By Michael Veitch
The incredible untold World War II story of Australian hero BARNEY GREATREX - from Bomber Command to French Resistance fighter. A school and university cadet in Sydney, Barney Greatrex signed up for RAF Bomber Command in 1941, eager to get straight into the very centre of the Allied counterattack. Bombing Germany night after night, Barney's 61 Squadron faced continual enemy fighter attacks and anti-aircraft fire - death or capture by the Nazis loomed large. Very few survived more than 20 missions, and it was on his 20th mission, in 1944, that Barney's luck finally ran out: he was shot down over occupied France.But his war was far from over. Rescued by the French Resistance, Barney seized the opportunity to carry on fighting and joined the Maquis in the liberation of France from the occupying German forces, who rarely took prisoners.Later, Barney was awarded the French Legion of Honour, but for seventy years he said almost nothing of his incredible war service - surviving two of the most dangerous battlefronts. Now, aged 97, Barney Greatrex has revealed his truly great Australian war story to acclaimed bestselling author Michael Veitch.'fascinating . . . Veitch brings the story vividly to life' SYDNEY MORNING HERALD
A Woman Lived Here
By Allison Vale
At the last count, the Blue Plaque Guide honours 903 Londoners, and a walking tour of these sites brings to life the London of a bygone era. But only 111 of these blue plaques commemorate women.Over the centuries, London has been home to thousands of truly remarkable women who have made significant and lasting impacts on every aspect of modern life: from politics and social reform, to the Arts, medicine, science, technology and sport. Many of those women went largely unnoticed, even during their own lifetimes, going about their lives quietly but with courage, conviction, skill and compassion. Others were fearless, strident trail-blazers. Many lived in an era when their achievements were given a male name, clouding the capabilities of women in any field outside of the home or field. A Woman Lived Here shines a spotlight on some of these forgotten women to redress the balance. The stories on these pages commemorate some of the most remarkable of London's women, who set out to make their world a little richer, and in doing so, left an indelible mark on ours.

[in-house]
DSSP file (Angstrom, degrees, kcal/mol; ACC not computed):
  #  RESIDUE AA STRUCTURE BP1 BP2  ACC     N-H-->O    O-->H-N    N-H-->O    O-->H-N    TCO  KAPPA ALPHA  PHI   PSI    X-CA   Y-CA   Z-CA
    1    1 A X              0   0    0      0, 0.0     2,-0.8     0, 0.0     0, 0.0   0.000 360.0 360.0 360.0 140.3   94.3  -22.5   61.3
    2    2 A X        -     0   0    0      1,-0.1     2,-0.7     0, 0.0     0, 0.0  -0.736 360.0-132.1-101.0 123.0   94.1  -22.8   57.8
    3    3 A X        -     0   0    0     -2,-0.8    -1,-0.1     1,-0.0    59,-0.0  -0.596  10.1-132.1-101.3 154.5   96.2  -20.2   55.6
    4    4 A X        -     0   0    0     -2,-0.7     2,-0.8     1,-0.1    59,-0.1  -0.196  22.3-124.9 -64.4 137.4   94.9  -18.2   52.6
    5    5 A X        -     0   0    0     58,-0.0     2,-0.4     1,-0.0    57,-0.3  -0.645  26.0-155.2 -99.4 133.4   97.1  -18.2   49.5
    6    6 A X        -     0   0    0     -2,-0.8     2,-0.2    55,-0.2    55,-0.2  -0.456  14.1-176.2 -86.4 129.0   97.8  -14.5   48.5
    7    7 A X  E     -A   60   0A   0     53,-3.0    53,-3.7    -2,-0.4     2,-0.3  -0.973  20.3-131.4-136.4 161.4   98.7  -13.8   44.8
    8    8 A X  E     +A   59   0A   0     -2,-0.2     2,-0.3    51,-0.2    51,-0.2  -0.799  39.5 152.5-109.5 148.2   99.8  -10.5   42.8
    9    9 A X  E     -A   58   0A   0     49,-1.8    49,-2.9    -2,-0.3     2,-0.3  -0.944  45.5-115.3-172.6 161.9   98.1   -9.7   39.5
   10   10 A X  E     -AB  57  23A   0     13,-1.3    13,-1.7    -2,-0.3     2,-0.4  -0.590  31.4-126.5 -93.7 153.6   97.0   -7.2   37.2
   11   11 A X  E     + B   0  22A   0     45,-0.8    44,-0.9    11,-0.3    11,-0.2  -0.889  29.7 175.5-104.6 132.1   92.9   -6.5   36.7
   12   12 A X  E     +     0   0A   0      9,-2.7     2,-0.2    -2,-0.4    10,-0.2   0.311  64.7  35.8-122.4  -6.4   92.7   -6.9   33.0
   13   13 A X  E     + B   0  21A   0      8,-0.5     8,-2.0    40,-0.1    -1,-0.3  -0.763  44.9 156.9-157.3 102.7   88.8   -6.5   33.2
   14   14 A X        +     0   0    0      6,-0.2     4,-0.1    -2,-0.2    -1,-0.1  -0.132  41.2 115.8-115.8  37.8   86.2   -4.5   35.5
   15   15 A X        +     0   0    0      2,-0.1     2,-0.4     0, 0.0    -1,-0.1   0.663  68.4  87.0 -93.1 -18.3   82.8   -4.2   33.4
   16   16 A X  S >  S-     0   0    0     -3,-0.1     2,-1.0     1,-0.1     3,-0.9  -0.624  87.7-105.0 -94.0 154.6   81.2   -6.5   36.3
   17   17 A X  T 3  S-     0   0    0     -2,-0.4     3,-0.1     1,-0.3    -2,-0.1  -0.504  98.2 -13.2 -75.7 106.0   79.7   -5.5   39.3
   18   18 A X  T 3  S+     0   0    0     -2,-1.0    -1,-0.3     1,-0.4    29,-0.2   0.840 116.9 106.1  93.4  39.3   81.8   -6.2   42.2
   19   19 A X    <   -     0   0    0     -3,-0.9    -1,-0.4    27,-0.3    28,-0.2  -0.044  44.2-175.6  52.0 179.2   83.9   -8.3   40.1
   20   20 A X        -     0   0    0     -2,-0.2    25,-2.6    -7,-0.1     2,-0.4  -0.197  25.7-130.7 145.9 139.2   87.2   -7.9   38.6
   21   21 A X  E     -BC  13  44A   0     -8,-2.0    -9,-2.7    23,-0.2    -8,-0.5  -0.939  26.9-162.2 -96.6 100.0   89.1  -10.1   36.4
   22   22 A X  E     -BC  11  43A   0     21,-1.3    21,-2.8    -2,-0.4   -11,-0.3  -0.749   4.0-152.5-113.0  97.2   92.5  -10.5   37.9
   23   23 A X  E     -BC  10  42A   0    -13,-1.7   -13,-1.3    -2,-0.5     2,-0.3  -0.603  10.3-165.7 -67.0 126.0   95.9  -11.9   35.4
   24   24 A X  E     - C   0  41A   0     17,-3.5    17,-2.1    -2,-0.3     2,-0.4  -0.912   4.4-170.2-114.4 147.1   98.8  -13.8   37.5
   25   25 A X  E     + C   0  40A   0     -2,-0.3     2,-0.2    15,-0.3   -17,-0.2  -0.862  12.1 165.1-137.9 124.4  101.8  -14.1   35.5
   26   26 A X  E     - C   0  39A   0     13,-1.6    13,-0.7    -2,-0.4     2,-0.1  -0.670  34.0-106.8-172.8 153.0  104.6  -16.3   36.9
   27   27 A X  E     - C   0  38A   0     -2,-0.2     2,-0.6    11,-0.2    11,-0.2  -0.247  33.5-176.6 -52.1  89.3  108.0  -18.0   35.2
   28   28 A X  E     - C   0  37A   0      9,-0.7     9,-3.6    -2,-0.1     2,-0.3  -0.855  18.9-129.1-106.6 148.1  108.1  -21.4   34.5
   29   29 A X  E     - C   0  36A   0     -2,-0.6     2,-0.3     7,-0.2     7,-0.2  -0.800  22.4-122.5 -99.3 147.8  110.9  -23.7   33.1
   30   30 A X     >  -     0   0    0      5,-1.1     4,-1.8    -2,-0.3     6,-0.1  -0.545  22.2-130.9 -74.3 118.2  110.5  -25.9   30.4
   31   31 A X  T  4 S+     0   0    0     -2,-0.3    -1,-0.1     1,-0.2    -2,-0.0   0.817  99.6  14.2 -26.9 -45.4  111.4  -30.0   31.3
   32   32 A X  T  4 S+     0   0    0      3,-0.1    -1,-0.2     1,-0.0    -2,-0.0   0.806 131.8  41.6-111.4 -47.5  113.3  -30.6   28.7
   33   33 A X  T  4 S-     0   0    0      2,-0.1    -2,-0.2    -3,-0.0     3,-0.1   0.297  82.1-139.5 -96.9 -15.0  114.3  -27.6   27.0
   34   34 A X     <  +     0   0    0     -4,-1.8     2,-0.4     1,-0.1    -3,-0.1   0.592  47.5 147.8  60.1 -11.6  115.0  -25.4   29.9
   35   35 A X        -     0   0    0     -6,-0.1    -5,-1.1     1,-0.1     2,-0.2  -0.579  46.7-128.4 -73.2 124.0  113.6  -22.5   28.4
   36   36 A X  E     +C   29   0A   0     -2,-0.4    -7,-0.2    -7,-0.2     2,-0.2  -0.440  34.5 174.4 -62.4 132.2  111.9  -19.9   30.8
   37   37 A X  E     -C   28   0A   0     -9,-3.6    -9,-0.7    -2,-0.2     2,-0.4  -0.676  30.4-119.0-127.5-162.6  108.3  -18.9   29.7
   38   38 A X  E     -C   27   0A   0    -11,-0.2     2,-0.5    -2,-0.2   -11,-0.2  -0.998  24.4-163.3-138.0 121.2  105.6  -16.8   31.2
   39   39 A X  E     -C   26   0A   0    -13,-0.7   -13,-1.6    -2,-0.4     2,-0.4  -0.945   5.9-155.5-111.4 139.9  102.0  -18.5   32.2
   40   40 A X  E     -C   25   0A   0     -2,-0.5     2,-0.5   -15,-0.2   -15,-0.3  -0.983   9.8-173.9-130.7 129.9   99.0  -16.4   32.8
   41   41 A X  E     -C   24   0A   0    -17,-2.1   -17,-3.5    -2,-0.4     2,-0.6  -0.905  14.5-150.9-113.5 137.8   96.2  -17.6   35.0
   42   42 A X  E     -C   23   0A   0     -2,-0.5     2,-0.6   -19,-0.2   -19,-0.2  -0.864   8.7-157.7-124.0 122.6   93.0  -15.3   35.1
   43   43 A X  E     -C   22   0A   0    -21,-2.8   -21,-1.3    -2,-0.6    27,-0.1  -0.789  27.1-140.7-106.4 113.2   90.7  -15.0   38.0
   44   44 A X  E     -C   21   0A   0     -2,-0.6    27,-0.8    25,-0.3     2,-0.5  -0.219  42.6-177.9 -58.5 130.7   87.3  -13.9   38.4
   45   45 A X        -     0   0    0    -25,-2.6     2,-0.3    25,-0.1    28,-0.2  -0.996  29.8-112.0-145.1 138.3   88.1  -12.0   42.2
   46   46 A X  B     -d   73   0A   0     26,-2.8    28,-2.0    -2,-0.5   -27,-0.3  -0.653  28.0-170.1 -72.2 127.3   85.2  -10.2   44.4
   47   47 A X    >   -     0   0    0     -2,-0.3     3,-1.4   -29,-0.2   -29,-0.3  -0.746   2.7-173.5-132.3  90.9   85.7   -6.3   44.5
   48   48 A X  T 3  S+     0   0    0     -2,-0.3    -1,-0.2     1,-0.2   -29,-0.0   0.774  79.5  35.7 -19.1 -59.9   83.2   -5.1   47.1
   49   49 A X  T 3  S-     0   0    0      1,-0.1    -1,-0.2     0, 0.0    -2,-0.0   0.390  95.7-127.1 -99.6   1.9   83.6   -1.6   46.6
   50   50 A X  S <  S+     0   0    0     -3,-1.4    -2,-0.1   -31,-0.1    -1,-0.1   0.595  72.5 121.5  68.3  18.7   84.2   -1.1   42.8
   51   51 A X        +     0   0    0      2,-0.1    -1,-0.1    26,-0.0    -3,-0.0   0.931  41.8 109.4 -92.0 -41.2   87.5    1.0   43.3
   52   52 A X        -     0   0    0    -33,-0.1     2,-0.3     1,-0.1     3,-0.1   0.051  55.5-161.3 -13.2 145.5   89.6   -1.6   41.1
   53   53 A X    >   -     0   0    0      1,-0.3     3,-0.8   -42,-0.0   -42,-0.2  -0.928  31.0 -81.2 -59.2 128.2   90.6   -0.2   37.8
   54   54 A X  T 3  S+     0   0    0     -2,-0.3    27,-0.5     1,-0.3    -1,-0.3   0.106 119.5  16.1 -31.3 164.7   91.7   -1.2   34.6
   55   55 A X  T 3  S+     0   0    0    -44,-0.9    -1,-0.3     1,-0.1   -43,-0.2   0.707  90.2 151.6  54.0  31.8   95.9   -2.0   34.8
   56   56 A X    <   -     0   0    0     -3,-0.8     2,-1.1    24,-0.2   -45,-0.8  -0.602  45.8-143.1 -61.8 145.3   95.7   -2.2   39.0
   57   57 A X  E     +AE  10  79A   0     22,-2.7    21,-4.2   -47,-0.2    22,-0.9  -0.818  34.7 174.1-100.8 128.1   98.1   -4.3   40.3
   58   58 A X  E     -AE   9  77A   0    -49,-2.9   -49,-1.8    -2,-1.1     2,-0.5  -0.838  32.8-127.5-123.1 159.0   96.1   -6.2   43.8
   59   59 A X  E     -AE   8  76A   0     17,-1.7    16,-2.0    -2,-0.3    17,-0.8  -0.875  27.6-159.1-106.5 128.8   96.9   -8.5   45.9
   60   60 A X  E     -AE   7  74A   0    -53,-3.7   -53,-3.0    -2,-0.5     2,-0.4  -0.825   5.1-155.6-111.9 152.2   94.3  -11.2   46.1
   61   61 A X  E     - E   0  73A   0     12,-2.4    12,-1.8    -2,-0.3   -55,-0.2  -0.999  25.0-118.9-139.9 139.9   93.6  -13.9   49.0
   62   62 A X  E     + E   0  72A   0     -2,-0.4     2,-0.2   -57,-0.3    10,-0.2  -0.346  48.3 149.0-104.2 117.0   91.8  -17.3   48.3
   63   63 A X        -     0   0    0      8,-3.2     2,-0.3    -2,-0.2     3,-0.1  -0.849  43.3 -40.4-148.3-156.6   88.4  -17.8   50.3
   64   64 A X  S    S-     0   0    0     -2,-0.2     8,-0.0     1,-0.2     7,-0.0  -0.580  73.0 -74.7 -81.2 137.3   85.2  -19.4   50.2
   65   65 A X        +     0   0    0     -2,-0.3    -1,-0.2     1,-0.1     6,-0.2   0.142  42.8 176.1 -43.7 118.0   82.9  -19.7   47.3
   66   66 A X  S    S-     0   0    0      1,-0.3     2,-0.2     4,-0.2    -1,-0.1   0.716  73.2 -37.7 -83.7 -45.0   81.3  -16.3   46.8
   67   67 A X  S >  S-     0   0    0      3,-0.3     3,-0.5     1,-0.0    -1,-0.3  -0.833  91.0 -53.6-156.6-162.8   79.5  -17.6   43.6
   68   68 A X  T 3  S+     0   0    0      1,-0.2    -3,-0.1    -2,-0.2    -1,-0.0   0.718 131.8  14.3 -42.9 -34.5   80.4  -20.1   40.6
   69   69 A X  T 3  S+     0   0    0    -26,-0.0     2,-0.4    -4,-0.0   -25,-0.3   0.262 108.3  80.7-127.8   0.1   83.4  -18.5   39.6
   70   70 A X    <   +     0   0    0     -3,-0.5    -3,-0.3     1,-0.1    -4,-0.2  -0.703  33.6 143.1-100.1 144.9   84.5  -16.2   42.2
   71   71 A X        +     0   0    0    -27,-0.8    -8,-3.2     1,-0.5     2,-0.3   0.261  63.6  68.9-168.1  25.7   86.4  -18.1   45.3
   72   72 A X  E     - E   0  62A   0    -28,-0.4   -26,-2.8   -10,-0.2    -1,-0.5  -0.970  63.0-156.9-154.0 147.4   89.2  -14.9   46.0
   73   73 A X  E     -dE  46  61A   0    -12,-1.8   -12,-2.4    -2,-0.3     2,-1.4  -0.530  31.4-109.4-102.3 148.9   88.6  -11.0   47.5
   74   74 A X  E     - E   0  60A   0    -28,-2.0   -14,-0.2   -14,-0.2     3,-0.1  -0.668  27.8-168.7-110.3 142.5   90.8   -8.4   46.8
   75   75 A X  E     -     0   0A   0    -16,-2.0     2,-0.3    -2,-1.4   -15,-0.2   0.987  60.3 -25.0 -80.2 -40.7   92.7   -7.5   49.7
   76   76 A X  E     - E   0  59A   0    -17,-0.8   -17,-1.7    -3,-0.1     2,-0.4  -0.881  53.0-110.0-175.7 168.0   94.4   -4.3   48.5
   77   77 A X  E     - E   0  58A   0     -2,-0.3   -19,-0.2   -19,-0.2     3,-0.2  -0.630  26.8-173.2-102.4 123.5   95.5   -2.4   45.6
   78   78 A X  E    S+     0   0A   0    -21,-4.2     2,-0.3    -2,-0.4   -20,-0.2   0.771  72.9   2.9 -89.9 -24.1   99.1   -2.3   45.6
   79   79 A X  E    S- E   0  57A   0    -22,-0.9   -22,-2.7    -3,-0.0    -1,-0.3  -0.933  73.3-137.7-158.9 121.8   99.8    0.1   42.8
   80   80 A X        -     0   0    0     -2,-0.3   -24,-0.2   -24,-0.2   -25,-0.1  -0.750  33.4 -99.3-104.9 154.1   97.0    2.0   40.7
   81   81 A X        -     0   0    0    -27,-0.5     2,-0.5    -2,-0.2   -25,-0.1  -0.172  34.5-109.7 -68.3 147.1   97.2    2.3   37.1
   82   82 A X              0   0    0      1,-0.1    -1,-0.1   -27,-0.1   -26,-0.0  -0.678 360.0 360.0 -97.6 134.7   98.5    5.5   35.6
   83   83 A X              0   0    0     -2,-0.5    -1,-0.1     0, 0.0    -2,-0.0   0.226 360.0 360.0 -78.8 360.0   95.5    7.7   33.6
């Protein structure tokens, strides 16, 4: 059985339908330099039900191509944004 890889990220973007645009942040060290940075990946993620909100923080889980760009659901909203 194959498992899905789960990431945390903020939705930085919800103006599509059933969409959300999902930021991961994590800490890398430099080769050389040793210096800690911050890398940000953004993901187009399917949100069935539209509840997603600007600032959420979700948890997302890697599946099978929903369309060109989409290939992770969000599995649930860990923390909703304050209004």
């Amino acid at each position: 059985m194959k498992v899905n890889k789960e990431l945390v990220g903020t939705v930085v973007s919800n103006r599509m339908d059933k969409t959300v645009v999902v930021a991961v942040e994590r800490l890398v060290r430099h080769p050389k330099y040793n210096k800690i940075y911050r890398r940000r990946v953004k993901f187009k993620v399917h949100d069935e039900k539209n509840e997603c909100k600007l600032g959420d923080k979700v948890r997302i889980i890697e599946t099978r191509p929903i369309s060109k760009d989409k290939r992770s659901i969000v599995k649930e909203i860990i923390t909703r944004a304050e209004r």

500 Reflections on the RCP, 1518-2018: Book Ten
By R. Marie Griffith
From an esteemed scholar of American religion and sexuality, a sweeping account of the century of religious conflict that produced our culture warsGay marriage, transgender rights, birth control--sex is at the heart of many of the most divisive political issues of our age. The origins of these conflicts, historian R. Marie Griffith argues, lie in sharp disagreements that emerged among American Christians a century ago. From the 1920s onward, a once-solid Christian consensus regarding gender roles and sexual morality began to crumble, as liberal Protestants sparred with fundamentalists and Catholics over questions of obscenity, sex education, and abortion. Both those who advocated for greater openness in sexual matters and those who resisted new sexual norms turned to politics to pursue their moral visions for the nation. Moral Combat is a history of how the Christian consensus on sex unraveled, and how this unraveling has made our political battles over sex so ferocious and so intractable.
Homeward Bound (Revised Edition)
By Elaine Tyler May
When Homeward Bound first appeared in 1988, it forever changed the way we understand Cold War America. Previously, scholars understood the post-World War II era as a time when Americans turned away from politics to enjoy the fruits of peace and prosperity after decades of depression and war, while their leaders remained preoccupied with the Soviet threat and the dangers of the Atomic Age. Homeward Bound challenged the idea of an apolitical private arena, demonstrating that the Atomic Age and the Cold War were not merely the concerns of experts and policy makers, but infused American life on every level, from the boardroom to the bedroom. As Elaine Tyler May argues, the official foreign policy of "containment" toward the Soviet Union had a domestic corollary, in which the perceived dangers of the age--nuclear war, communist subversion, consumer excess, sexual experimentation, and women's emancipation--were "contained" within the family, an institution now expected to fulfill its members hopes and dreams for security and the good life in the midst of a frightening world. "Domestic containment" is now the standard interpretation of the era, and Homeward Bound has become a classic. This new edition includes an updated introduction and a new epilogue examining the legacy of Cold War obsessions with personal and family security in the present day.
Fire and Fury
By Michael Wolff